Galileo processors used in cybersecurity classrooms


The fight against cyber attacks and hacking rages on. In response, the North East Independent School District of San Antonio, Texas (NEISD) has opened a novel new cybersecurity training facility, the Institute of CyberSecurity and Innovation (iCSI). iCSI trains students to detect and identify hacks and cyberattacks and respond to threats.

Students at all seven North East ISD high schools have access to networking and cybersecurity courses. Students progress through a four-year path in which they have the opportunity to earn professional certifications in information technology. The curriculum provides students with hands-on learning opportunities and hands-on practice related to the job skills that employers are looking for.

iCSI has two cybersecurity classrooms designed with the look and feel of a security operations center. Each classroom contains three video walls powered by RGB Spectrum’s Galileo video display processors. A single Galileo processor in each classroom controls the three video walls: two consist of 2×4 arrays of 55-inch LCDs and a larger 2×6.

RGB Spectrum’s Galileo processor was selected for its real-time performance, ability to support a wide variety of digital and IP-based signal sources, and exceptional 4K picture quality.

At iCSI, students learn how to set up, configure and secure computer systems and networks in a data center specially designed for this purpose. Students can provision hundreds of virtual machines and private networks. You will be challenged daily to study the most important cybersecurity concepts.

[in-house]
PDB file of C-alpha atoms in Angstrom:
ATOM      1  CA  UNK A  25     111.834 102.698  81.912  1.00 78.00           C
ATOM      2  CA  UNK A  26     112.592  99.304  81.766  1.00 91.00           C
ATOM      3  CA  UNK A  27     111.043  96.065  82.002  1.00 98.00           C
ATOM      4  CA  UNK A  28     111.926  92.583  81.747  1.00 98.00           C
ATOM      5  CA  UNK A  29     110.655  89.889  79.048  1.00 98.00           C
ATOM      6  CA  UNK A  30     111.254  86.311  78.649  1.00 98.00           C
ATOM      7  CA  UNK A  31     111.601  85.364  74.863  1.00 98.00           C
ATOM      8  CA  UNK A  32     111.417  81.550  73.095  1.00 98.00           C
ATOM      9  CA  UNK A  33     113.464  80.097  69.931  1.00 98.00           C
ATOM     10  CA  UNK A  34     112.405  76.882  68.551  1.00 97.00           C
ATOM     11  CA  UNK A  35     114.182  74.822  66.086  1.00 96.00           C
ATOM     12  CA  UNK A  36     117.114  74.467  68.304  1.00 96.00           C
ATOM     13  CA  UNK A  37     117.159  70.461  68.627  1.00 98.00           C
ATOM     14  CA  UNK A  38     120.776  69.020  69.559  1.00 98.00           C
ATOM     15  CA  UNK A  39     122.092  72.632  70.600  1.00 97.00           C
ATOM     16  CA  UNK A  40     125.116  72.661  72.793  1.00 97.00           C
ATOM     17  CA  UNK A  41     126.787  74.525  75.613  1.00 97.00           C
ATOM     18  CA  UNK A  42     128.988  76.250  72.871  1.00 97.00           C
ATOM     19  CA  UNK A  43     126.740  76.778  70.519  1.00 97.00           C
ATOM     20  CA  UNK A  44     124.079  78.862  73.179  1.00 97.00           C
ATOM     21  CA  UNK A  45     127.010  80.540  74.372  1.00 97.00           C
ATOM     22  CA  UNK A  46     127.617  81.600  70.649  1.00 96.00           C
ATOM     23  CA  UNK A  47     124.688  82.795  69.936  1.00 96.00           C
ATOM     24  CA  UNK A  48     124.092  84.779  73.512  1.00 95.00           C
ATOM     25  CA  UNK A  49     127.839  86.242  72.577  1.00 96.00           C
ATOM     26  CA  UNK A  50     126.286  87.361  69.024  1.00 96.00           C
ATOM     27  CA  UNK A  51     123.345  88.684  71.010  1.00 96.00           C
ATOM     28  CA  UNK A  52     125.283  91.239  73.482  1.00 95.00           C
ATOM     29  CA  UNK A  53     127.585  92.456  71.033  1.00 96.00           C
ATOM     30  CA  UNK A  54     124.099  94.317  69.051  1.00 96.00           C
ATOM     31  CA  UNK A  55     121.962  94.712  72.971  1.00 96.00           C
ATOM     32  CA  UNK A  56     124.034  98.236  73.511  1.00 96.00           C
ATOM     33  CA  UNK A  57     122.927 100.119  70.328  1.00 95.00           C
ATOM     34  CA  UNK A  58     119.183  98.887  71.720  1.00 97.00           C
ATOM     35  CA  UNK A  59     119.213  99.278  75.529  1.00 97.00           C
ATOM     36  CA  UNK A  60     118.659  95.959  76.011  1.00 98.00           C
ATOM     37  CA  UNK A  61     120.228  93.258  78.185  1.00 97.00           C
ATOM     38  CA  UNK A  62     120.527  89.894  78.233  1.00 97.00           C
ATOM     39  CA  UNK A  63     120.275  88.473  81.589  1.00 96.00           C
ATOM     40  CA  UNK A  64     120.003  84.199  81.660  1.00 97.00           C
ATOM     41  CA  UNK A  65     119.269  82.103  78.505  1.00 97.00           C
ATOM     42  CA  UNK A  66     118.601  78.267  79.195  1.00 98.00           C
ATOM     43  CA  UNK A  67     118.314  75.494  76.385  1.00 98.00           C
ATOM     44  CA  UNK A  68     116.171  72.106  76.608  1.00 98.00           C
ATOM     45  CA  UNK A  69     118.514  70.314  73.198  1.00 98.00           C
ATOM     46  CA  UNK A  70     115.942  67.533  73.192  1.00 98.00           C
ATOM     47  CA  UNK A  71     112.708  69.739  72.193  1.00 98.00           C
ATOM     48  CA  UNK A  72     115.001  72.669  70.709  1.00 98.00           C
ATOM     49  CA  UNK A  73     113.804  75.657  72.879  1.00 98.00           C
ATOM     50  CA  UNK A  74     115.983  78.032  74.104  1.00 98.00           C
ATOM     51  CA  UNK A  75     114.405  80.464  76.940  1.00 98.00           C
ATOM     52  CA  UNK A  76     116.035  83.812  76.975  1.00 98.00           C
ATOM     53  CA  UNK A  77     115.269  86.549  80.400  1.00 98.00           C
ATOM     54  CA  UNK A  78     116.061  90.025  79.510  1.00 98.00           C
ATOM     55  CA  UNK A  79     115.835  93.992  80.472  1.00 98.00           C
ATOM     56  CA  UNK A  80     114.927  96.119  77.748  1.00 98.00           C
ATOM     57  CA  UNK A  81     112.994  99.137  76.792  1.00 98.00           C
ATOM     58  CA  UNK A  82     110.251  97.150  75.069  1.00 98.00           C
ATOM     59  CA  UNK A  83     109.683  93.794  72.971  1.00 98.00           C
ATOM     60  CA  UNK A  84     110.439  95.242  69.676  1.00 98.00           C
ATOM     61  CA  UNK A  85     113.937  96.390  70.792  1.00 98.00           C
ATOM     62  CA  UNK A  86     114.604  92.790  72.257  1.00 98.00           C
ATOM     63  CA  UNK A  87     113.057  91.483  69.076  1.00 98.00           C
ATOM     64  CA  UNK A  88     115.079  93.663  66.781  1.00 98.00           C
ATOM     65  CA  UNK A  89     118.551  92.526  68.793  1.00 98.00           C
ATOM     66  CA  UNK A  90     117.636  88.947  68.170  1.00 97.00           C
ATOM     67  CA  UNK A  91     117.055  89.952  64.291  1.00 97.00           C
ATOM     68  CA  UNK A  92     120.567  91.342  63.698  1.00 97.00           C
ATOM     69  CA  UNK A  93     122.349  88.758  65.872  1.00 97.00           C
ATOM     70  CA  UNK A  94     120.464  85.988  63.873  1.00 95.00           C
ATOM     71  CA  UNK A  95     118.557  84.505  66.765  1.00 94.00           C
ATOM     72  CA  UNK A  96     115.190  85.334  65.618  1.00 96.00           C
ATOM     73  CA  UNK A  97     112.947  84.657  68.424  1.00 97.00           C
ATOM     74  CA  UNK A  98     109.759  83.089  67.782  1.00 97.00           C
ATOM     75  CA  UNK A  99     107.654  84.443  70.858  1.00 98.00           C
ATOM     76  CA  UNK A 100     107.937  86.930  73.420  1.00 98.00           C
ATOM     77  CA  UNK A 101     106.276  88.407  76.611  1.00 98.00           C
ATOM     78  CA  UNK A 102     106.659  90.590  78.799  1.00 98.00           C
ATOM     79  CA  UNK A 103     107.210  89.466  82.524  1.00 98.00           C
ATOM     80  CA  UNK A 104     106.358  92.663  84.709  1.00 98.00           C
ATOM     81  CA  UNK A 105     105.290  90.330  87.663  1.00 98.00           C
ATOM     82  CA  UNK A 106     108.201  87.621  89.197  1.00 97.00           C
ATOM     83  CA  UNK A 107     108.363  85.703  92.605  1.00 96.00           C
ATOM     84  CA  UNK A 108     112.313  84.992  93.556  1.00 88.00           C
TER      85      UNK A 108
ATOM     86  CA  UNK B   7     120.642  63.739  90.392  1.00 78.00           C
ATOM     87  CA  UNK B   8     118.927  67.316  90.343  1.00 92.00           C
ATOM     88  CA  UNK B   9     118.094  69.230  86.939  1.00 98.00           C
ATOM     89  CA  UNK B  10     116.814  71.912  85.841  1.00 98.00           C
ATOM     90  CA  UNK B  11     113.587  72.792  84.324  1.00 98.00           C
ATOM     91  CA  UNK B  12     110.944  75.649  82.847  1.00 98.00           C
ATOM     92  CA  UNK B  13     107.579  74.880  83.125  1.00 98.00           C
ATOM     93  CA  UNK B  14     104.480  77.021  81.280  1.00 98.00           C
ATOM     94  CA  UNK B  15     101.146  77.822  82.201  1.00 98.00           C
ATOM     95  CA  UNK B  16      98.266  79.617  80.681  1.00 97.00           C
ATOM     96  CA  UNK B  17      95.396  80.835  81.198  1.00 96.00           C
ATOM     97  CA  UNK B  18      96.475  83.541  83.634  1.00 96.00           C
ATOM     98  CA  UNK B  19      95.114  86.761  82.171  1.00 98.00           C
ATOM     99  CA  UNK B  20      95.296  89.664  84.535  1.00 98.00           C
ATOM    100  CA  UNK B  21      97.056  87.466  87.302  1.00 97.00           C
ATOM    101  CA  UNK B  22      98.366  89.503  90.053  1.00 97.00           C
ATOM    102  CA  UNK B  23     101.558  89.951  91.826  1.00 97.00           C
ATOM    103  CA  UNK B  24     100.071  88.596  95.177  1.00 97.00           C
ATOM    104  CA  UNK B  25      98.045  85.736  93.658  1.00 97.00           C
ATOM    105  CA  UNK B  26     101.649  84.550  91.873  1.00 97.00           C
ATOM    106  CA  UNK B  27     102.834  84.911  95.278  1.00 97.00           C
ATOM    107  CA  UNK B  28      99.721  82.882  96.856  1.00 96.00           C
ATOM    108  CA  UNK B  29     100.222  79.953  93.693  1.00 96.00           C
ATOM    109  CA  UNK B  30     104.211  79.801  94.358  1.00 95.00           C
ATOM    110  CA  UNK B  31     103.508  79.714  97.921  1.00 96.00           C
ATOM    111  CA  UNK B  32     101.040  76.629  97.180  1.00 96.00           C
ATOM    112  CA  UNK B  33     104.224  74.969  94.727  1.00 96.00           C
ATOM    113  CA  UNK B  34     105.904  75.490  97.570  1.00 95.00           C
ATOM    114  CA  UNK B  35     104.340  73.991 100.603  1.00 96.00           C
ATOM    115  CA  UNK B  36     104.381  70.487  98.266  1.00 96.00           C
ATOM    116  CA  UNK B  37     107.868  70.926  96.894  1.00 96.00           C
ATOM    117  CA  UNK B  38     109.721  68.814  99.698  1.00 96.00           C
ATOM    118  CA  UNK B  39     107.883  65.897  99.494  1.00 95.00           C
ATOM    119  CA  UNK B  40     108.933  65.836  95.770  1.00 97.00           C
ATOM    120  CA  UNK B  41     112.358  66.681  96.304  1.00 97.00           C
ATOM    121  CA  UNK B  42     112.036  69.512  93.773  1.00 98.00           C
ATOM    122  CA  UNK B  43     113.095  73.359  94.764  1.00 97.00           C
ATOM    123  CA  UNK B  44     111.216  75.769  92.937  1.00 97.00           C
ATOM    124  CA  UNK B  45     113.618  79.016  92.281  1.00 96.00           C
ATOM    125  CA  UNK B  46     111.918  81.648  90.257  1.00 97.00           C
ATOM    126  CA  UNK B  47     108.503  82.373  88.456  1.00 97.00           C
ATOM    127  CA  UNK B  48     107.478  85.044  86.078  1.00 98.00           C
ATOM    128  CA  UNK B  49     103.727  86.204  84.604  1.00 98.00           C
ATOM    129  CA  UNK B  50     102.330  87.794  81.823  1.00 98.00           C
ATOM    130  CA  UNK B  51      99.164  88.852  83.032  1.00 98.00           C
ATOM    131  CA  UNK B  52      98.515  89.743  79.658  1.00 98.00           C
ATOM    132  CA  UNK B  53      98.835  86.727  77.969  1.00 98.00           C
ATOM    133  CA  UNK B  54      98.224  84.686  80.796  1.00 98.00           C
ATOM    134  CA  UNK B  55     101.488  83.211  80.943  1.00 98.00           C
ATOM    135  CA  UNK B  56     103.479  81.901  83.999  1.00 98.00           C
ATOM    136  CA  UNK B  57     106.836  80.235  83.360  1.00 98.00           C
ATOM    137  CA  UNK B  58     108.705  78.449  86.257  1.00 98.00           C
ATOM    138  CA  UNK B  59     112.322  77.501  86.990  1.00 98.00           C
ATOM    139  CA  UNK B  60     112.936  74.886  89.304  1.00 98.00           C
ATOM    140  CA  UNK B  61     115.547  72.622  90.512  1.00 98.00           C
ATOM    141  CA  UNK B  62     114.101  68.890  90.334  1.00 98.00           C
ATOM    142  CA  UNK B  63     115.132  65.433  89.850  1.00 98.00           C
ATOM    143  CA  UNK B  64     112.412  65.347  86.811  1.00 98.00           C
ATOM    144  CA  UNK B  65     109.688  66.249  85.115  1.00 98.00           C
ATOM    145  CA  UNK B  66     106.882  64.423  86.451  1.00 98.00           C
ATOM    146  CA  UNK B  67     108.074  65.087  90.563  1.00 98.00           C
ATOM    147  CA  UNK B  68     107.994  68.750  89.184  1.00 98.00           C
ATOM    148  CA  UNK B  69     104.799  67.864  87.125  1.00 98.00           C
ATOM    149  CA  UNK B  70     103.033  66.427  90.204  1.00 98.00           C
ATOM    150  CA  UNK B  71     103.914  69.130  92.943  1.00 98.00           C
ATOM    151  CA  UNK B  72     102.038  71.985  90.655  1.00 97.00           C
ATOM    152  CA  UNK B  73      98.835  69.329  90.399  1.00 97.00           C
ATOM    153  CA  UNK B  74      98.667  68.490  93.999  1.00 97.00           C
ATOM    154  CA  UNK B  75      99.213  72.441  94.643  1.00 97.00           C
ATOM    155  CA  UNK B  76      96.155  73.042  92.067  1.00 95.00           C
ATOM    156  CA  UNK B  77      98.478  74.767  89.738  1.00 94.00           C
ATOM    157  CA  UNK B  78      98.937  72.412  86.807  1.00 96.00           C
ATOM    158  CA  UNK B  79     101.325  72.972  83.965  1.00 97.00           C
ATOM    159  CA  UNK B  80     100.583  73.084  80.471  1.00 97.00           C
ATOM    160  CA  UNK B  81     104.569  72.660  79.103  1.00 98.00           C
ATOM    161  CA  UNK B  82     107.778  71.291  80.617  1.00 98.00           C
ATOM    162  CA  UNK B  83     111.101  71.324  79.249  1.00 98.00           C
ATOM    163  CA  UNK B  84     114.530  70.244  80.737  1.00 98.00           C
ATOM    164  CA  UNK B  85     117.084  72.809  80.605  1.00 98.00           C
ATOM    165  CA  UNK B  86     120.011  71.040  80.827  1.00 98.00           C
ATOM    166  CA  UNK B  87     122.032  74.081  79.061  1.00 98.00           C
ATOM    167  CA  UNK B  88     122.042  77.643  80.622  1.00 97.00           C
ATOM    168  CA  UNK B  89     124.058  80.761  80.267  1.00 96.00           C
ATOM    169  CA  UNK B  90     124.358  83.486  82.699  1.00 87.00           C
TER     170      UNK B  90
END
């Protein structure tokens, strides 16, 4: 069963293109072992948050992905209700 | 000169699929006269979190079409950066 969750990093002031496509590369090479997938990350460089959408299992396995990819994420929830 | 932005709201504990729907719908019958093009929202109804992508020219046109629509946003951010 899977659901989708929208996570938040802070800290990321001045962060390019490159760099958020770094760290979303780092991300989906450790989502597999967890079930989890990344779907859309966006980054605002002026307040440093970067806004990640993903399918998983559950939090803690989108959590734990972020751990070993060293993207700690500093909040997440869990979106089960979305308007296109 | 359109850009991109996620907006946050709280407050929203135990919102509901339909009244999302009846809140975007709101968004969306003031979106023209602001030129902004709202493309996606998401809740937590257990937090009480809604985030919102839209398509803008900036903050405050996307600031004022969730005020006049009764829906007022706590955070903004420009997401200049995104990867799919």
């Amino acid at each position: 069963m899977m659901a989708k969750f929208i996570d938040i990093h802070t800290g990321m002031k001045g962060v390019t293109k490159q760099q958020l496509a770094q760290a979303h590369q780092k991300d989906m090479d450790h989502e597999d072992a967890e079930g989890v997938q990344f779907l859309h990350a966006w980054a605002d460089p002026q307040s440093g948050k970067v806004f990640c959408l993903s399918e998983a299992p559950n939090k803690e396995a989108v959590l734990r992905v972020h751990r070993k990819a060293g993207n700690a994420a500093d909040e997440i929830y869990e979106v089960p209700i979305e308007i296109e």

The Galileo processors receive an extensive range of baseband and IP-based inputs: classroom PCs, Open Broadcast Software (OBS) virtual machines driving live RTSP streaming feeds, internet traffic analysis, cyber attack alerts, threat intelligence, local and national Web resources, newscasts and social media channels.

Content on display includes monitoring dark web transactions, hacking community chatter, and maps depicting simulated cyber security attack origin and destination points. The processors consolidate key visualizations and data to provide students with a centralized, correlated view.

Source signals are displayed in windows of any size anywhere on the video wall. Teachers can instantly switch and route sources, select preset display layouts, and pan and zoom to view specific items of interest.

Josh Beck, Senior iCSI Instructor, stated, “The RGB Spectrum Galileo meets our training goals very well. This display technology has become key to the teaching process. It’s great to have displays of sufficient resolution and size so that all students can easily see all relevant information. As we work through step-by-step procedures it is very easy for all students to see what the instructor is doing and use it as a reference point.”

Beck continues: “It looks great and makes a great impression on guests and visitors. It is very flexible and allows instructors to get creative with lessons and challenges. Overall it’s great. “

RGB Spectrum’s CAT Linx 2 HDBaseT extenders were installed to transmit the visual data from the Galileo processor to the video wall monitors. CAT-Linx 2 extenders transmit signals at up to 4K resolution over conventional CAT 5e/6 cables up to 330 feet in length. For easy and convenient installation, these extenders have built-in PoH power delivery to power endpoints over the same CAT5e/6 cable carrying the video and data signals. This eliminates the need for external power connections. A CAT-Linx 2 pair only requires one power supply connected to either the transmitter or receiver end to power both devices. The extender’s advanced features include HDCP 2.2, Dolby and DTS HD audio support, and serial and IR control of display devices.


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